China's outbound tourism expects revival after COVID response shift

Data from Group showed that the number of orders for outbound flight tickets soared 254 percent on the morning of December 27, compared with the same period a day earlier.

China's outbound tourism sector is expected to regain its vitality, with the country's newly adjusted COVID-19 response lifting restrictions on Chinese citizens' overseas trips and promoting cross-border personnel exchanges.

China will manage COVID-19 with measures against Class B infectious diseases, instead of Class A infectious diseases, according to a statement released by the National Health Commission on Monday.

The statement said outbound tourism for Chinese citizens will be resumed in an orderly manner.

Disease control measures targeting inbound travellers and imported cargo will also be lifted, it said.

Words expressing enthusiasm for travelling abroad quickly flooded China's social networks, as early birds flocked to the country's online travel platforms to search for ideal destinations and book flights.

The search volume for outbound flight tickets and overseas hotels reached a three-year high just half an hour after the release of the statement, data from online travel service provider Group showed.

Other Asian countries are among the first ones set to benefit from this wave of outbound travel.

Data from Group showed that the number of orders for outbound flight tickets soared 254 percent on the morning of December 27, compared with the same period a day earlier. Singapore, the Republic of Korea, Japan and Thailand were among Chinese tourists' most popular destinations.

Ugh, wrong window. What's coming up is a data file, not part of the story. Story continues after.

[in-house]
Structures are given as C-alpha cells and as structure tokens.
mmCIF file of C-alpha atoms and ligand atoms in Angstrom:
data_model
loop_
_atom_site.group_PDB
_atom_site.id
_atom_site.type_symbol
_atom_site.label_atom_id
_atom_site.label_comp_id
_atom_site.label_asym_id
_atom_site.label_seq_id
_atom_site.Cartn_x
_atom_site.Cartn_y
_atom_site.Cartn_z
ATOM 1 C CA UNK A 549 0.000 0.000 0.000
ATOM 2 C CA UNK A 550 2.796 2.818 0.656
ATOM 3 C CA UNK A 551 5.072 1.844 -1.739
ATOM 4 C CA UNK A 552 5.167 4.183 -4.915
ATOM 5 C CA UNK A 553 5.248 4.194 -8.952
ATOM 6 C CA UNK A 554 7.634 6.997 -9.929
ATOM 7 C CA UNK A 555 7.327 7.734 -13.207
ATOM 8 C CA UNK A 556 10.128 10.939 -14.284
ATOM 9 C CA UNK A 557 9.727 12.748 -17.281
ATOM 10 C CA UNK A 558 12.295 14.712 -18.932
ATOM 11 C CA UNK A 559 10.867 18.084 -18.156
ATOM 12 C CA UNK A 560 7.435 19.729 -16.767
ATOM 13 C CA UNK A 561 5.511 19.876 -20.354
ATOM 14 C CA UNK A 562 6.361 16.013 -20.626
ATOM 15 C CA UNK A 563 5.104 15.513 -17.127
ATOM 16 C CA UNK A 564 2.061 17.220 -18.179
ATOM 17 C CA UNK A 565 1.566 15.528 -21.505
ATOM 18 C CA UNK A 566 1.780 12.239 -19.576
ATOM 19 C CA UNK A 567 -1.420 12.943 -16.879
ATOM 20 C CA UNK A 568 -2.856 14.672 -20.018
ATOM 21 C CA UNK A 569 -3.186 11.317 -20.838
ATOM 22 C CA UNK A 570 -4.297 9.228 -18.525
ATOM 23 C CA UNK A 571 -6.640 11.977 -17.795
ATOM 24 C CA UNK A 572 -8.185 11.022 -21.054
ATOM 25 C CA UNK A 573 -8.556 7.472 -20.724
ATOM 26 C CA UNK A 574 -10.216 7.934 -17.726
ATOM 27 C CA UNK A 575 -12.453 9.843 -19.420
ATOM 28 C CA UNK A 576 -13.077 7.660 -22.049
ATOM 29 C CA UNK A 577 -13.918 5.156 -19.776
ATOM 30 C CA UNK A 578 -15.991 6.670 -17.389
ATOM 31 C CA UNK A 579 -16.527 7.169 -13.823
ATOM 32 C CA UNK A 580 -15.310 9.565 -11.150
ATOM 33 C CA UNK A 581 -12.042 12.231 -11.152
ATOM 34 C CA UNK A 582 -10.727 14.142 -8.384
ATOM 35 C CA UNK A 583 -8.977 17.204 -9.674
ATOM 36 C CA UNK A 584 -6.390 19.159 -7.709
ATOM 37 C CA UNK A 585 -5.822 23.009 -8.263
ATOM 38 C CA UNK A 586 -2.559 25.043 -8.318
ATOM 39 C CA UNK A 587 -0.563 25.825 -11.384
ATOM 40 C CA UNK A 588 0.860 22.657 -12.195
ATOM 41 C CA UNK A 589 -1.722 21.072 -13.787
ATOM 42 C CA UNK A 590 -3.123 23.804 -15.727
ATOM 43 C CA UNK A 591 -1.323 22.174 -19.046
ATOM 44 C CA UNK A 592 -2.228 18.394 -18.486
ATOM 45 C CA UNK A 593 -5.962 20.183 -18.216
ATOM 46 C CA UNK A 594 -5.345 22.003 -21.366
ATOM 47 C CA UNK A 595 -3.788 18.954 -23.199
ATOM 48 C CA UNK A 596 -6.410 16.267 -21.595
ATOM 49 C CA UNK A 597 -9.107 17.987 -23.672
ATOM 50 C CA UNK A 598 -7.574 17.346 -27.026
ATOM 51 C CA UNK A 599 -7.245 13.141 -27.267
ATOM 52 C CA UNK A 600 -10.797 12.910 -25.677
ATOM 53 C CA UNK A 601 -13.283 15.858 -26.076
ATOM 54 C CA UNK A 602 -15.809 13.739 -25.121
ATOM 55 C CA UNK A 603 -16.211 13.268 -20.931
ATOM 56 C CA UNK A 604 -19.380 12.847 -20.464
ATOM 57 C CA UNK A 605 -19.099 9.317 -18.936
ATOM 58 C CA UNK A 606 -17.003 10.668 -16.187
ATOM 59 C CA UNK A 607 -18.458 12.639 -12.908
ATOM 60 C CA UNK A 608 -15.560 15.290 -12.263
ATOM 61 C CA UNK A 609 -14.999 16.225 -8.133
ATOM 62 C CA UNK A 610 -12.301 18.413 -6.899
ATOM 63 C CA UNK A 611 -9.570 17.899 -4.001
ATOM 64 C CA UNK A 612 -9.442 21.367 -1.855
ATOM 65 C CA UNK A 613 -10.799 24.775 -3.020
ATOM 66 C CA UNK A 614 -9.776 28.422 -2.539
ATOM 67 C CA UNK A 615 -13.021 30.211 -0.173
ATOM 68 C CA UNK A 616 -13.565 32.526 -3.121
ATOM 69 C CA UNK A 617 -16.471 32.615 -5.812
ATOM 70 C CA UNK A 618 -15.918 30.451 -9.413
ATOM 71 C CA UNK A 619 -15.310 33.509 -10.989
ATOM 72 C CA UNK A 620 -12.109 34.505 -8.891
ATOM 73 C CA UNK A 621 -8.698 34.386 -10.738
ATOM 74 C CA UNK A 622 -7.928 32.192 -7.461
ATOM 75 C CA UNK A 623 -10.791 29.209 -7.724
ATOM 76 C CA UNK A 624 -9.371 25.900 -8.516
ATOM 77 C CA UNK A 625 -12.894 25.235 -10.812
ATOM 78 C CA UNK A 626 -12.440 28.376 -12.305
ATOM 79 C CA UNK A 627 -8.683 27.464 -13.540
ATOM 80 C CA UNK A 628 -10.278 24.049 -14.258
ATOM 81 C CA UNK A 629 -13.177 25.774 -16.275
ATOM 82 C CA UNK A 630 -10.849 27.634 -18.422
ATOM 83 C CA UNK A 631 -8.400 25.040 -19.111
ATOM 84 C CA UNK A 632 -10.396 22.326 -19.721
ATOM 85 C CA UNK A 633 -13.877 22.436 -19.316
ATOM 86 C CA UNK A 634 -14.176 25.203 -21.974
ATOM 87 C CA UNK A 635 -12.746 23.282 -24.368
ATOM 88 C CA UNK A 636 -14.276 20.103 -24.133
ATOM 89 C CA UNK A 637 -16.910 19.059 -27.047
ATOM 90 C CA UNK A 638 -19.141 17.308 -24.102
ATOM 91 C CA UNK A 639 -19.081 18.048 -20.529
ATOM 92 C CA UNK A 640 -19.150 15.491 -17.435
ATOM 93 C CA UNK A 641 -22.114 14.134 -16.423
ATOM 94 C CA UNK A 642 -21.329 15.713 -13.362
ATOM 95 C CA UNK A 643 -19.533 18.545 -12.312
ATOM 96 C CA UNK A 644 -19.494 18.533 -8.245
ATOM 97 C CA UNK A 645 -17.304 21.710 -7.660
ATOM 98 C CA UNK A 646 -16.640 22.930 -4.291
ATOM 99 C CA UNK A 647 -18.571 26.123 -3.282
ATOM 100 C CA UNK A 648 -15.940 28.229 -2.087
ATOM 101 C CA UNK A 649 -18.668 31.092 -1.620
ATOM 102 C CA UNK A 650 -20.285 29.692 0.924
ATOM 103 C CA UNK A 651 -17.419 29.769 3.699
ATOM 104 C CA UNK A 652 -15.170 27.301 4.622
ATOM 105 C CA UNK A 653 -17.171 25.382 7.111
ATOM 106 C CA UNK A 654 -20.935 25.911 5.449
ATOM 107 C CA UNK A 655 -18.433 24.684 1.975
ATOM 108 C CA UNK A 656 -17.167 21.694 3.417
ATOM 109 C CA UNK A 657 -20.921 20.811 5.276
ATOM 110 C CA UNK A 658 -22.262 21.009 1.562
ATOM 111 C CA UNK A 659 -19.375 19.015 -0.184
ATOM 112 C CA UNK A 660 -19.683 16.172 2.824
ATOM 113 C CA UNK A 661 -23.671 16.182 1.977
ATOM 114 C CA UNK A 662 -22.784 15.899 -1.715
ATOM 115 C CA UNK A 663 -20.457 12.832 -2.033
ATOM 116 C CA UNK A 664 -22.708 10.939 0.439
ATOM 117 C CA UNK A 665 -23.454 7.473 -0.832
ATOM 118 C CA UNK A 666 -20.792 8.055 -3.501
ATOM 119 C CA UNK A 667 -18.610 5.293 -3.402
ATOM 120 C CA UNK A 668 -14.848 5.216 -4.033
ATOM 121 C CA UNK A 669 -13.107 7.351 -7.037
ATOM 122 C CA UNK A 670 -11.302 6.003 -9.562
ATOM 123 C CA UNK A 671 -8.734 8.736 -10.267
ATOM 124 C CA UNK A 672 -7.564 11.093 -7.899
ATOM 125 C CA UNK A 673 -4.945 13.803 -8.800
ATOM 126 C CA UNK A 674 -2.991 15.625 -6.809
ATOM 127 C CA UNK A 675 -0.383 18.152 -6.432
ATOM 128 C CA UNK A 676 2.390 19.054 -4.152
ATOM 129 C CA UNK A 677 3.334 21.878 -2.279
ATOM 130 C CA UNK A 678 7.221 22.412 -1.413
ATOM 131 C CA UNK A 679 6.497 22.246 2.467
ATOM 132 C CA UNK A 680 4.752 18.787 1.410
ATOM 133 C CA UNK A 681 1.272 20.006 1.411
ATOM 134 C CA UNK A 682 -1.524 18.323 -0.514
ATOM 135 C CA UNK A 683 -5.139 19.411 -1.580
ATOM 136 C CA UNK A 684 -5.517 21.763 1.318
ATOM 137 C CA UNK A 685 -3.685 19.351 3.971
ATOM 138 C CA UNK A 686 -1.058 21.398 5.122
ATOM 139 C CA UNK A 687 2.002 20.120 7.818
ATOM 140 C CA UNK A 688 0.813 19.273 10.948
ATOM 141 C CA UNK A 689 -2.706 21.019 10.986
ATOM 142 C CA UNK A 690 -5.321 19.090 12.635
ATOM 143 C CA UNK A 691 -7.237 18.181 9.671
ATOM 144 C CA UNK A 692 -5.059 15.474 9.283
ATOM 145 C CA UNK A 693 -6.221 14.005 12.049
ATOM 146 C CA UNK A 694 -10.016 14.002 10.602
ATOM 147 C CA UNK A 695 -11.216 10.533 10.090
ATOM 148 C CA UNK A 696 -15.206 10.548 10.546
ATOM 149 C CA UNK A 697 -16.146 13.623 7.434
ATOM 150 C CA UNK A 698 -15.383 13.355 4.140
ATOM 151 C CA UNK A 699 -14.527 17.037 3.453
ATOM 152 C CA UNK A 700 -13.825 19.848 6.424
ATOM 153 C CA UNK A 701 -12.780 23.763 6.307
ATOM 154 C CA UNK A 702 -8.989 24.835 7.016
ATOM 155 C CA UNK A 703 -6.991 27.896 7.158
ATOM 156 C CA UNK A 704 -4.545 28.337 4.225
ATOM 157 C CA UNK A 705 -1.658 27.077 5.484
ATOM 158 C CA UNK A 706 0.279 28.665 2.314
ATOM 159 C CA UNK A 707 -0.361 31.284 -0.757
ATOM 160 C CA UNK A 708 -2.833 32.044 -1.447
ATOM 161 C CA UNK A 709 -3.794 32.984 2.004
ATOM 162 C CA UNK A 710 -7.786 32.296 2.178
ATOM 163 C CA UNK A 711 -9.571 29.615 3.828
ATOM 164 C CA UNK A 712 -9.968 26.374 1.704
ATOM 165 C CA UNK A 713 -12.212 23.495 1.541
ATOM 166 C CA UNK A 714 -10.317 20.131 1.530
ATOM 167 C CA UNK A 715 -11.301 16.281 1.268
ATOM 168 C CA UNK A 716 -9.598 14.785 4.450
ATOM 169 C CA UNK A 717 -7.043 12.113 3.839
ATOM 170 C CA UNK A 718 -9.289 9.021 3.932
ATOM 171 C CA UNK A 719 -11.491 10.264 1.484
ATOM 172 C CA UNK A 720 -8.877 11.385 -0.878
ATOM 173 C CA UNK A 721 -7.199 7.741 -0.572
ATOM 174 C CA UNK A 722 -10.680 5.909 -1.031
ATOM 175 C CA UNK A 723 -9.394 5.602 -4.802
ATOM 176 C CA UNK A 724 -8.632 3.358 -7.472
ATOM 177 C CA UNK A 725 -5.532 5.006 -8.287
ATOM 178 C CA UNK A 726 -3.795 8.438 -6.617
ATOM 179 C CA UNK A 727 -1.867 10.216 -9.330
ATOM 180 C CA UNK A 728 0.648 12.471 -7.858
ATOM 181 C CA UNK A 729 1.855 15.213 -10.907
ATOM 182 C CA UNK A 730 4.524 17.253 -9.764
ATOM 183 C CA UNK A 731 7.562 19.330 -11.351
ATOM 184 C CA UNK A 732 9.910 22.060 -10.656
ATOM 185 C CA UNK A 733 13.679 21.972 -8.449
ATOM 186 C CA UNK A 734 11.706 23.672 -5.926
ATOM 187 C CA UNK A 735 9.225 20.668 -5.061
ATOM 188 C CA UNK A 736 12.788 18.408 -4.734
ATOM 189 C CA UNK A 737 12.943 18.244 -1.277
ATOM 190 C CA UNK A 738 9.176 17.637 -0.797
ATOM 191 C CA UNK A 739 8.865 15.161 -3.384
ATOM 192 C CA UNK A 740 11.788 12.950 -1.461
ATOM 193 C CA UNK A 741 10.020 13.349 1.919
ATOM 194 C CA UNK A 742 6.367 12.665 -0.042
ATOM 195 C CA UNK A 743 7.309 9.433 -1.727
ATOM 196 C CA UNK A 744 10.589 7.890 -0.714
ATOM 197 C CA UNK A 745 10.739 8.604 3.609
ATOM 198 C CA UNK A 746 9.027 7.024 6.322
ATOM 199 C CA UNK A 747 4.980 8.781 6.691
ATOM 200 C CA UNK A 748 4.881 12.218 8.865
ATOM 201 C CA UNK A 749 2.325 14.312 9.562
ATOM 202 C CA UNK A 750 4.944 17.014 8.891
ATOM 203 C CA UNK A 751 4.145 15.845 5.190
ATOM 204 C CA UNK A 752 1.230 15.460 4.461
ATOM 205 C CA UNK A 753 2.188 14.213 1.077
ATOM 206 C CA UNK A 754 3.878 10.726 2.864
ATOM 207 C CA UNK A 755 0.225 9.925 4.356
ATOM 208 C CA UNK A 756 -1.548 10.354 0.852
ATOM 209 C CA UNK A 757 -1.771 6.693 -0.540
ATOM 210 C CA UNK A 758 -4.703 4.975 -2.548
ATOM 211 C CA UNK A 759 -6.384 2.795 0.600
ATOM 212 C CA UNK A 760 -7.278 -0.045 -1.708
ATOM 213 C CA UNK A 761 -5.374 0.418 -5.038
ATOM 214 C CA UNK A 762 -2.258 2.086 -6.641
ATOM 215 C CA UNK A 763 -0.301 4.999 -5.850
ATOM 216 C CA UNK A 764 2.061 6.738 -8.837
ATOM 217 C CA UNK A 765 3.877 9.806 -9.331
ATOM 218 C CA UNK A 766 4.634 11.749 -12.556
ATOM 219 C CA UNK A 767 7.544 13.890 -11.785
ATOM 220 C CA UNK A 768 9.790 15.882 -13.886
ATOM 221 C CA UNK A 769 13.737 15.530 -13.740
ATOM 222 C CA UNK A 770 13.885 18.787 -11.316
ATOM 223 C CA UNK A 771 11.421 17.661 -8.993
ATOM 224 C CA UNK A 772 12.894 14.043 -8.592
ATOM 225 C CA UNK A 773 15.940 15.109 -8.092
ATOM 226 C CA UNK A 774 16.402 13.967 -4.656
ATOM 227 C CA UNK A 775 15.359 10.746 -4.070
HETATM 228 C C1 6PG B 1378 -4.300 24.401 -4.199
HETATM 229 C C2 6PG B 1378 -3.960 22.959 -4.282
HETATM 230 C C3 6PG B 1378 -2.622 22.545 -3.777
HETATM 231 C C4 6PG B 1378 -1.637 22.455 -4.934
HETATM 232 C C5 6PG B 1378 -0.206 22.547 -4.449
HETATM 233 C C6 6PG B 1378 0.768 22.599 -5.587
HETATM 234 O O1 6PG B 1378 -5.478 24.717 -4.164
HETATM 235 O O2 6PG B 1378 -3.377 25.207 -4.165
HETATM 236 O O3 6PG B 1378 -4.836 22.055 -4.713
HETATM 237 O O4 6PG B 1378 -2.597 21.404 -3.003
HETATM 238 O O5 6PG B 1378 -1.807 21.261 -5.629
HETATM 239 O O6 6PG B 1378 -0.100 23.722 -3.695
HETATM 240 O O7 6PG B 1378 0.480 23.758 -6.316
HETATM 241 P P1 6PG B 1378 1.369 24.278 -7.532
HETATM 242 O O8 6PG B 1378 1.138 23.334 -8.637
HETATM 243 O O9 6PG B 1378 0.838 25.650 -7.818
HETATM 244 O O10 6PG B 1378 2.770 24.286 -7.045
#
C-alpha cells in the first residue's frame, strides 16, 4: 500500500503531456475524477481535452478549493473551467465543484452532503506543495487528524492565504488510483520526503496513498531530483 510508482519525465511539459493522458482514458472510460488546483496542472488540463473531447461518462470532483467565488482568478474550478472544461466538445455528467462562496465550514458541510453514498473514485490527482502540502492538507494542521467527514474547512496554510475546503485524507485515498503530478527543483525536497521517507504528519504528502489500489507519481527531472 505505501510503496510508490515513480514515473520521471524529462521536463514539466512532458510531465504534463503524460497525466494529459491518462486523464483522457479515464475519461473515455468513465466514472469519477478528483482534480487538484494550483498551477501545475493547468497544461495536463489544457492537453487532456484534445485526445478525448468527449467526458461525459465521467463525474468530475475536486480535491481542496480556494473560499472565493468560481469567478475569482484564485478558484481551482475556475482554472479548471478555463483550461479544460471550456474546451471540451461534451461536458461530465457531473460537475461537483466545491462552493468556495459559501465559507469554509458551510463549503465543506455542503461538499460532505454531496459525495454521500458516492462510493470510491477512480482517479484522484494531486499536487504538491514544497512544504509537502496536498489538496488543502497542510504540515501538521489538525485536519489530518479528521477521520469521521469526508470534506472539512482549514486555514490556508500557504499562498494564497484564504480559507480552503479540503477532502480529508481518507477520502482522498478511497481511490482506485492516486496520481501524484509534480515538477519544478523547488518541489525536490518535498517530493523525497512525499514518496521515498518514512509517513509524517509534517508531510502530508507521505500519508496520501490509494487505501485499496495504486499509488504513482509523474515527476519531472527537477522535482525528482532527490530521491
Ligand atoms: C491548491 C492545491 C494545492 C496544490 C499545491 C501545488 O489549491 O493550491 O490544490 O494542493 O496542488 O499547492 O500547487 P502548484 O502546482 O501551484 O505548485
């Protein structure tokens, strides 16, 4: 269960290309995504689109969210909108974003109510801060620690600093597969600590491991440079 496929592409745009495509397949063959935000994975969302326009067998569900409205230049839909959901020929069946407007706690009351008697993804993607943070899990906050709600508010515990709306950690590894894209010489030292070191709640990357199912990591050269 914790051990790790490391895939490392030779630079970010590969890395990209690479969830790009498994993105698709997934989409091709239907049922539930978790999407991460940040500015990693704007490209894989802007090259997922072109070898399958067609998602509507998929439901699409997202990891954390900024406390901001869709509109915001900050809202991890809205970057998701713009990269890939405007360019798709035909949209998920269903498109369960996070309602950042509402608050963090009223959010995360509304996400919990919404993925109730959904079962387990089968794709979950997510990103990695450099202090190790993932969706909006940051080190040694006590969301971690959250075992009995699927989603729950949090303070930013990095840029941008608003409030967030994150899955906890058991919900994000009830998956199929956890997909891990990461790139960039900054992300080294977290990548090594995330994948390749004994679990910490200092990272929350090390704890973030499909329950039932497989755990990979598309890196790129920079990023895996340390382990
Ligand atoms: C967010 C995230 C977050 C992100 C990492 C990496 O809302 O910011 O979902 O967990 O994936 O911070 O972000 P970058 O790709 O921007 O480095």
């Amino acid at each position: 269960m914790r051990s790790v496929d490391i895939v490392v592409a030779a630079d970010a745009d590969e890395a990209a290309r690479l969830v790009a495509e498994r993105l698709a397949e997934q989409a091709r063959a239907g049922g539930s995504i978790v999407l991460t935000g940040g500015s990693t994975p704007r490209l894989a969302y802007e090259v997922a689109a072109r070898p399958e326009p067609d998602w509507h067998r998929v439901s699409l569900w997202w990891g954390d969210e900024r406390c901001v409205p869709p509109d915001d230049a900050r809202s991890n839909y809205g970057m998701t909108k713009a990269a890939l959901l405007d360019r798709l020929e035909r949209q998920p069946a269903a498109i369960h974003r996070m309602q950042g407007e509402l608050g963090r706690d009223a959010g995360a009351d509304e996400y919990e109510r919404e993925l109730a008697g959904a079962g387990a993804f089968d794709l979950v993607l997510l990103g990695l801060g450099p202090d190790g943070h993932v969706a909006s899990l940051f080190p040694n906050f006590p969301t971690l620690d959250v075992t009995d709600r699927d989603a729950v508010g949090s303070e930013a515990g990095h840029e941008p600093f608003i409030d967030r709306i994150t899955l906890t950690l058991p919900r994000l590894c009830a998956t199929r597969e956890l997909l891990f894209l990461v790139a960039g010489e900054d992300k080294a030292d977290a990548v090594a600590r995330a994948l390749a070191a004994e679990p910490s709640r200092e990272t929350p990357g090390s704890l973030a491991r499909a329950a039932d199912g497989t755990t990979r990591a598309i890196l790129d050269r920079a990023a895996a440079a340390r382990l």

Fang Zeqian, an analyst from Group, said the COVID-19 response change ensures a smoother policy environment for cross-border travel and will effectively stimulate people's willingness to travel.

"With the ice and snow finally melting, the spring of outbound travel has arrived," Fang said.

Feng Rao, head of a research institute under the Chinese travel service and social networking platform Mafengwo, said that three years' pent-up desire for travel abroad can finally be released thanks to this policy adjustment.

The upcoming Spring Festival holiday is estimated to become a key turning point for China's outbound travel industry, Feng said.

Given the significant number of potential Chinese tourists, the recovery of China's outbound travel is expected to play a key role in the rebound of both domestic and global tourism markets.

In 2019 alone, Chinese citizens made 155 million outbound trips, according to data from the Ministry of Culture and Tourism.

China's travel agencies saw their operating revenue from outbound travel services amount to 214.56 billion yuan (US$30.8 billion) in 2019, accounting for 41.54 percent of the total tourism revenue of these agencies.

Despite having sound growth momentum on the horizon, time and effort will still be needed to achieve a full recovery of China's outbound tourism.

The prices of outbound flight tickets and overseas hotels are expected to fall back to pre-pandemic levels with the recovery of the supply side of tourism, but the price declines will take some time due to short-term constraints in the supply of facilities and labour, Fang said.

The supply of international flights will not see a significant increase in the short term due to existing flight scheduling and approval plans, said Guo Lechun, vice president of the big data research institute of online travel service provider, adding that it will also take time for the travel demand to recover.

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